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Firefighters happy to be home after weeks on fire lines - KSBY.com | San Luis Obispo and Santa Barbara Area News

Firefighters happy to be home after weeks on fire lines

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They're home.  After more than 16 days of serving on the front lines of the Thomas Fire, crews the Five Cities Fire Authority are back in time for the holidays.

But it didn't come without some very long days.  "I think it was Monday morning, we pulled into Ventura and it was a pretty insane scene with the hills on fire," Daniel Densmore, a firefighter with Five Cities, said. "When we pulled off of the ramp, the off ramp was on fire so we had to put that out."

After extinguishing the ramp, Densmore and the Five Cities fire crew were assigned to structure protection.  "We were deployed into the highlands into the foothills above Ventura City and spent about the next 36 almost 38 hours actively engaged in fire suppression, structural protection and running our tactics to try and save as much as we could and keep the fire from progressing any further into Ventura," Captain Patrick Ferguson explained.

During those first intense days, the Five Cities Fire Authority and the engines they were teamed with were on their own - whatever water, food, and supplies they had with them would be it.  "So for the first almost 40 hours we were just on the line straight without relief," Ferguson said.

Densmore said the crews were often on the line for 24 hours, and on their days off, "we would go back to base camp and kind of sleep in the engine or sleep on cots."

Sleeping on the front lines of the fire, or at least hunkering down, was a different story.  Ferguson said, "it got cold.  We were in the low 40's to upper 30's for several of the nights.  So a lot of down jackets and beaning to kind of keep everybody warm when we were out on the line." 

And it wasn't just keeping warm and fed that the Five Cities Fire Authority were concerned with, their water supply for fighting the fire was limited.  Pumps to feed hydrants at the top of the hills in Ventura and Santa Barbara Counties lost power, which limited the water crews could use to gravity fed water from water tanks at higher elevations. "If too many of us were hooked up to a hydrant at one time we would start to loose pressure so we had to orchestrate that between engineers so we weren't stealing water from one engine to another," said Ferguson.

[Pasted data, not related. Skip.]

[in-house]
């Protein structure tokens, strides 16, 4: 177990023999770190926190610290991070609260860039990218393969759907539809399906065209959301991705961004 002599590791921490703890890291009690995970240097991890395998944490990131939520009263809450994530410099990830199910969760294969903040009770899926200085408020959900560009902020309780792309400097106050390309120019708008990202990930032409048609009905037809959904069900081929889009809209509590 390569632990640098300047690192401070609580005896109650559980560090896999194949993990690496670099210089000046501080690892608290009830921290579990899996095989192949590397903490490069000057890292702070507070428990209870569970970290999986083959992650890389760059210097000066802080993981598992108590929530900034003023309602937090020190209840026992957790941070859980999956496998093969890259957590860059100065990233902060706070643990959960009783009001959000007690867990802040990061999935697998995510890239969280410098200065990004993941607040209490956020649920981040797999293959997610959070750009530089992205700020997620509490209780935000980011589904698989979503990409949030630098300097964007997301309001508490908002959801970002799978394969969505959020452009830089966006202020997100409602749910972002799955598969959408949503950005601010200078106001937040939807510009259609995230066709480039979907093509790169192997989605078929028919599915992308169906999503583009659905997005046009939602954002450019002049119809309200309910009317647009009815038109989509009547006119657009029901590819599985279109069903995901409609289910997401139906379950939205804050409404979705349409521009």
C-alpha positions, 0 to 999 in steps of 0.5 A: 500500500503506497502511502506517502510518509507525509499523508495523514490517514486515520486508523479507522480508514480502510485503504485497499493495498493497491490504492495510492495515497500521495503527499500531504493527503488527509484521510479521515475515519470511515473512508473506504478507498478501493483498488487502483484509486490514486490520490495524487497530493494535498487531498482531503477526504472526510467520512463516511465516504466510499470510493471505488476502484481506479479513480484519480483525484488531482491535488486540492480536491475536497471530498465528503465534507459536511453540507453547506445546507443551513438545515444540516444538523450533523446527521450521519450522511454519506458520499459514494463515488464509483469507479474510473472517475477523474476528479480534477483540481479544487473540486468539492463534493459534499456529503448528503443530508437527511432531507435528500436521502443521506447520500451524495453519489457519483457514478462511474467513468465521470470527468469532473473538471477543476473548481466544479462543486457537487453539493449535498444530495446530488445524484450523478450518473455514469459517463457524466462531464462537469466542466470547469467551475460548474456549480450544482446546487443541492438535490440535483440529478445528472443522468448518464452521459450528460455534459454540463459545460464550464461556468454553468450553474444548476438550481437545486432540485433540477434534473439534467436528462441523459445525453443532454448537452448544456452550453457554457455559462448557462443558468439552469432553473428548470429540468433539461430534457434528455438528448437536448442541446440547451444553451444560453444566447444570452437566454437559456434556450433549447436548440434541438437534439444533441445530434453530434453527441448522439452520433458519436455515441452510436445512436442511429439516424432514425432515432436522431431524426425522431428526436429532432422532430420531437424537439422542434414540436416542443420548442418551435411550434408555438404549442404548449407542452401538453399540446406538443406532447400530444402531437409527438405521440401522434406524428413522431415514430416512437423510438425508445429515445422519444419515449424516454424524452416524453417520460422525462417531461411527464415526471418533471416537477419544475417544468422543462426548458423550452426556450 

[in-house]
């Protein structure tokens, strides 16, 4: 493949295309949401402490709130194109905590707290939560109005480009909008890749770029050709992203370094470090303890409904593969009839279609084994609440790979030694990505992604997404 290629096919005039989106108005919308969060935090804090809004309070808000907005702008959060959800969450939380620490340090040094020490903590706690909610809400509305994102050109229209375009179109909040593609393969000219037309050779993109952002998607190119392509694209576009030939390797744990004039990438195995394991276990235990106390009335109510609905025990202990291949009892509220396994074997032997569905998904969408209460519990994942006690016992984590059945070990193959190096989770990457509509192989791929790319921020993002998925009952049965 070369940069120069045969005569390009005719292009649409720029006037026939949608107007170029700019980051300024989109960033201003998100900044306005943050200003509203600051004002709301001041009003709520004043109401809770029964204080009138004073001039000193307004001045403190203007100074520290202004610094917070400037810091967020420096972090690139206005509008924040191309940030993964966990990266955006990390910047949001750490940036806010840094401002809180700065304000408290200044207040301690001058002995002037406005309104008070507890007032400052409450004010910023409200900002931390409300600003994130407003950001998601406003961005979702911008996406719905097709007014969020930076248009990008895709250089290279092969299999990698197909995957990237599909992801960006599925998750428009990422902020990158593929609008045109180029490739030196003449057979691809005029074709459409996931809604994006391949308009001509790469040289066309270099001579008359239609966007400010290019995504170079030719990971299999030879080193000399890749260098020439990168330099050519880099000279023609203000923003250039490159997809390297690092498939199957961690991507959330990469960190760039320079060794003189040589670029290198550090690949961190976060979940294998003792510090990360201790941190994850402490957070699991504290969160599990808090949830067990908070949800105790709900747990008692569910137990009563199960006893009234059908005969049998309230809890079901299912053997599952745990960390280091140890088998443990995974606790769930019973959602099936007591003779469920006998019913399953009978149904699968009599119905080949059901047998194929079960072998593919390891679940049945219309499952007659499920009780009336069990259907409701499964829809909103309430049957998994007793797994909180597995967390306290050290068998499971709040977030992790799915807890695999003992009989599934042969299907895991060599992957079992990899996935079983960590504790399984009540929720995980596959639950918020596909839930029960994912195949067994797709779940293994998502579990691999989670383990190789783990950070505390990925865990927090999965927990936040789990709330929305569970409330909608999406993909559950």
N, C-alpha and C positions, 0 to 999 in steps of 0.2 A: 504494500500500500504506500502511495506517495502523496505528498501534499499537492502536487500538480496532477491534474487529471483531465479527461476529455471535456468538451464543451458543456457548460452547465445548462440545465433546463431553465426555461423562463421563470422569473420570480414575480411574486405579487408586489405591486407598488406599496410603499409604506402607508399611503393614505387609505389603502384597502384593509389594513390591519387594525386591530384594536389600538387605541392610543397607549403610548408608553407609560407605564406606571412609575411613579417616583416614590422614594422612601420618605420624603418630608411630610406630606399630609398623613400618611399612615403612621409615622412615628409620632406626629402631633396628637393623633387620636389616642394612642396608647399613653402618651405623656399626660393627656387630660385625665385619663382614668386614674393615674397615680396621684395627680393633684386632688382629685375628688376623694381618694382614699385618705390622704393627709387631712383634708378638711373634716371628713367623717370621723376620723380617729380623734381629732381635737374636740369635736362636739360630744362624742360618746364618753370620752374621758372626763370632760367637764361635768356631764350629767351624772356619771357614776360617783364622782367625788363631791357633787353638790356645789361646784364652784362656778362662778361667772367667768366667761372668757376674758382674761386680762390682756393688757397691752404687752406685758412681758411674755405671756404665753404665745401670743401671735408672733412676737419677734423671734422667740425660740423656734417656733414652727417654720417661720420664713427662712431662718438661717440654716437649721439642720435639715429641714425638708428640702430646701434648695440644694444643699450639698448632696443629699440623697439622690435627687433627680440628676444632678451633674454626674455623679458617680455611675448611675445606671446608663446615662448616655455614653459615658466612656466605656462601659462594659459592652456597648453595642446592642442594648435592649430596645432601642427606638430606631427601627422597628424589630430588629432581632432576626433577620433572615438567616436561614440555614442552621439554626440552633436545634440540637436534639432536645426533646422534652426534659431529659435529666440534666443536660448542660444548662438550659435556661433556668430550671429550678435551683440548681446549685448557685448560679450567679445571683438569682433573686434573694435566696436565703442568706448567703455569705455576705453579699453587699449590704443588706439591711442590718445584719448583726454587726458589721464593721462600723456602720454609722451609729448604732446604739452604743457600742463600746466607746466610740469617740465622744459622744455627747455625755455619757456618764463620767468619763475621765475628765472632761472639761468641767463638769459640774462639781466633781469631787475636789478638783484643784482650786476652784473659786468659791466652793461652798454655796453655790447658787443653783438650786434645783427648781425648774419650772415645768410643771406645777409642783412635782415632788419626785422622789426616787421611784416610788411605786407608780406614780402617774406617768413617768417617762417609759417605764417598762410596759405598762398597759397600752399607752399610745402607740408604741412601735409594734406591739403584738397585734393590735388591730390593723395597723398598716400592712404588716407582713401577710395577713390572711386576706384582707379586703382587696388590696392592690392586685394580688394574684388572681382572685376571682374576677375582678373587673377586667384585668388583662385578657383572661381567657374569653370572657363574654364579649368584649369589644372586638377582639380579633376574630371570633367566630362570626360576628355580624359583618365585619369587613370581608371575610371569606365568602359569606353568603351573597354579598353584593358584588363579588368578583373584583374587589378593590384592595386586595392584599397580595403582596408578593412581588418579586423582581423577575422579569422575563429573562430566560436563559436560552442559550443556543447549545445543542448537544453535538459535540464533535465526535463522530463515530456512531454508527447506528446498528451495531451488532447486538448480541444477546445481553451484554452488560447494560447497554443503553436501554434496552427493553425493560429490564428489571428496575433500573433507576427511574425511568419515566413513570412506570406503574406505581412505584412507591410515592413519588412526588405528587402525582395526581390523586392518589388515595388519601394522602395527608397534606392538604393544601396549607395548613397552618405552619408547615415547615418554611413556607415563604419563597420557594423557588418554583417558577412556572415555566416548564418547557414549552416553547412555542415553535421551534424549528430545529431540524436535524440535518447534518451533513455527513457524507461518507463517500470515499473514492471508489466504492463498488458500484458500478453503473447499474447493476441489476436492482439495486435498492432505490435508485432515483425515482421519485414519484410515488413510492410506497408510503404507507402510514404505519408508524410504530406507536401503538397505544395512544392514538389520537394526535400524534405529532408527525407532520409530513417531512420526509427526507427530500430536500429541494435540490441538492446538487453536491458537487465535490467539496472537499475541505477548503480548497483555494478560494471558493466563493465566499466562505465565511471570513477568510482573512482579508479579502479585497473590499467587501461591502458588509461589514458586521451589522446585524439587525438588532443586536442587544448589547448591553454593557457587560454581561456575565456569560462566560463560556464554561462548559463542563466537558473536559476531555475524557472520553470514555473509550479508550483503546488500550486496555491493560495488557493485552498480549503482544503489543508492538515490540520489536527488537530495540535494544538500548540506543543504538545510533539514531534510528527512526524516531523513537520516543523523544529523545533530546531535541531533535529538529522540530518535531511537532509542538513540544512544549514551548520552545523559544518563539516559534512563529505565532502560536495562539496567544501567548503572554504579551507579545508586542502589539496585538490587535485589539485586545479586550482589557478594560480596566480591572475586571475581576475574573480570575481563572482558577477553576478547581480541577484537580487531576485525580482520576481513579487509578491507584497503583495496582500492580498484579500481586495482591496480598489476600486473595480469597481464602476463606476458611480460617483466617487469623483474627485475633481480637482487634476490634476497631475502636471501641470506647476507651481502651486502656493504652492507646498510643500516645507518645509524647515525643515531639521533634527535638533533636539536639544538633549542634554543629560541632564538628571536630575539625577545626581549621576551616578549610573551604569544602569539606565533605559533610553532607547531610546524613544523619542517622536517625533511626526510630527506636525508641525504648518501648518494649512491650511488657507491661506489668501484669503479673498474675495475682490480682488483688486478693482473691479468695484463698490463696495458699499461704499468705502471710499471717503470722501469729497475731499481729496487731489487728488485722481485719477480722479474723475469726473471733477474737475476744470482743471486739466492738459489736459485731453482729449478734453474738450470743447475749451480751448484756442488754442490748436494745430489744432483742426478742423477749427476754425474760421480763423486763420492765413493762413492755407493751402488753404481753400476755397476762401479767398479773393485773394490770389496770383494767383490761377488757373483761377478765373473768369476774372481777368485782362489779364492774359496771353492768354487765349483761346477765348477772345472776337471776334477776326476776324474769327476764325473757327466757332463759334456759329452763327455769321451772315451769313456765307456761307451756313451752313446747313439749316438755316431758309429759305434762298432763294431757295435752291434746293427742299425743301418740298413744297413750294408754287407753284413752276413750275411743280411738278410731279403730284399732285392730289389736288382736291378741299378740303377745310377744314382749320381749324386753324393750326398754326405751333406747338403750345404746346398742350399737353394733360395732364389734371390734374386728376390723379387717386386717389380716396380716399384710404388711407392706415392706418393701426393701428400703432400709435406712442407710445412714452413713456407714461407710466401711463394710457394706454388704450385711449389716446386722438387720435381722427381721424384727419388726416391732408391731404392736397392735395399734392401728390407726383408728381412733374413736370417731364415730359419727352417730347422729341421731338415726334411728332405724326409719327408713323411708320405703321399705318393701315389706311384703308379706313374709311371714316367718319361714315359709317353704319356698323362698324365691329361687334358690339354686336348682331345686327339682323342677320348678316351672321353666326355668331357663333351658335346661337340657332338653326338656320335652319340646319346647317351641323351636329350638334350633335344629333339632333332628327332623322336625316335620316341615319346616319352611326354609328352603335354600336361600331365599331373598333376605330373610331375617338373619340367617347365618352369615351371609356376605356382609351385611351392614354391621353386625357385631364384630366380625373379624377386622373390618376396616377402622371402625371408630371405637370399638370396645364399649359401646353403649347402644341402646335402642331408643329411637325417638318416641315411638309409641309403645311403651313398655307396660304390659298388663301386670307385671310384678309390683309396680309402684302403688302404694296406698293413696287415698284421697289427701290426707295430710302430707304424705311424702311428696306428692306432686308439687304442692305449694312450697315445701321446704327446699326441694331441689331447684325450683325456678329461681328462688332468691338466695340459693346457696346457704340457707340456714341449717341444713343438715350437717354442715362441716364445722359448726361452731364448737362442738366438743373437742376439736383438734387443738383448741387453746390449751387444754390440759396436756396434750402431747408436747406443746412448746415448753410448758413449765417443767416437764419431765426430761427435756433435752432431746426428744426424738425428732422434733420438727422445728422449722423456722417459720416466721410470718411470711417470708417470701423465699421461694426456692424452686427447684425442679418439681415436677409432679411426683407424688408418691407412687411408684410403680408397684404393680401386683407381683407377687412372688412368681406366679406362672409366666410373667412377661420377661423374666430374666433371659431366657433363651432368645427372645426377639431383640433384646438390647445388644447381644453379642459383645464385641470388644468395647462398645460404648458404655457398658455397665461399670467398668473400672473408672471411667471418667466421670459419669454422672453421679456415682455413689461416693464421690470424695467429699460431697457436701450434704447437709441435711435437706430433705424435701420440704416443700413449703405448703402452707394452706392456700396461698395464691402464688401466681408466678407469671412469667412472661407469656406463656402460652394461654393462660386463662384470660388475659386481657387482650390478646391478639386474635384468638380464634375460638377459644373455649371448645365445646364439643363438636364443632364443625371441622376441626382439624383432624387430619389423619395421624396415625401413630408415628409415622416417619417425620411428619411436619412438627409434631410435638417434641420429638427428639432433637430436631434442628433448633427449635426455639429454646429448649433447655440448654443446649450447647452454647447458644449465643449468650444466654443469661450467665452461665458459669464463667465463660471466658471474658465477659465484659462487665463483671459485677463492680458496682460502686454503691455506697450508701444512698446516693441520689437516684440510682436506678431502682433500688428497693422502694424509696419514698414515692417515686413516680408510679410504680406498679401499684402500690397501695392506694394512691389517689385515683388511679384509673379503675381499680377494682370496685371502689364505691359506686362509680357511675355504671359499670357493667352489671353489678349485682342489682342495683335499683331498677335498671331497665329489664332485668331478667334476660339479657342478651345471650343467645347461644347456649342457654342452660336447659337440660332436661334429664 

After 16 days on the front lines, the first responding team from the Five Cities Fire Authority got some relief.  "After two weeks you're pretty shot, especially the assignment the guys had before us they worked really hard and had to overcome a lot of obstacles," Joe Farnsworth, a Five Cities Fire Authority Engineer, said.  

Farnsworth was one of four fire crew members who came to relieve the first team before the second wind event.  He and Fire Captain Tom Hughey both said the previous fire crews did such a good job that they had to look hard for hotspots. 

However it was still a bit surreal.  "As in activity it was very low for us for my experience, but as for the size of it, this was the largest fire that I had been on in my career," Captain Hughey.

No matter how long they were on the front lines, the Five Cities Fire Authority crew members were glad to be home for the holiday.

"We were kind of the bubble.  We weren't too sure if we were going to make it home for Christmas if anybody was going to make it home for Christmas for that matter, let alone just us," Captain Ferguson said.

"It was very important to be back in time to see my daughter's first Christmas.  And also for the people affected I'm glad they get to go back, too," Densmore said.

"We're pretty happy to be back. I know our families are probably happy to have us back home. But we would have stayed out there if they needed us," said Captain Hughey.

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